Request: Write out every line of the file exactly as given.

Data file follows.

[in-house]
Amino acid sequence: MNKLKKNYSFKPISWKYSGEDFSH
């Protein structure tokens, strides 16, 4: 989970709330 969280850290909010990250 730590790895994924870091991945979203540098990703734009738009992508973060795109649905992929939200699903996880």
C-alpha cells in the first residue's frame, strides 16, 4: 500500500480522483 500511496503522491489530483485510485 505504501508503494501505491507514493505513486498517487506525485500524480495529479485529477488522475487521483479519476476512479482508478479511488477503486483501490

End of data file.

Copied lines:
[in-house]
Amino acid sequence: MNKLKKNYSFKPISWKYSGEDFSH
């Protein structure tokens, strides 16, 4: 989970709330 969280850290909010990250 730590790895994924870091991945979203540098990703734009738009992508973060795109649905992929939200699903996880």
C-alpha cells in the first residue's frame, strides 16, 4: 500500500480522483 500511496503522491489530483485510485 505504501508503494501505491507514493505513486498517487506525485500524480495529479485529477488522475487521483479519476476512479482508478479511488477503486483501490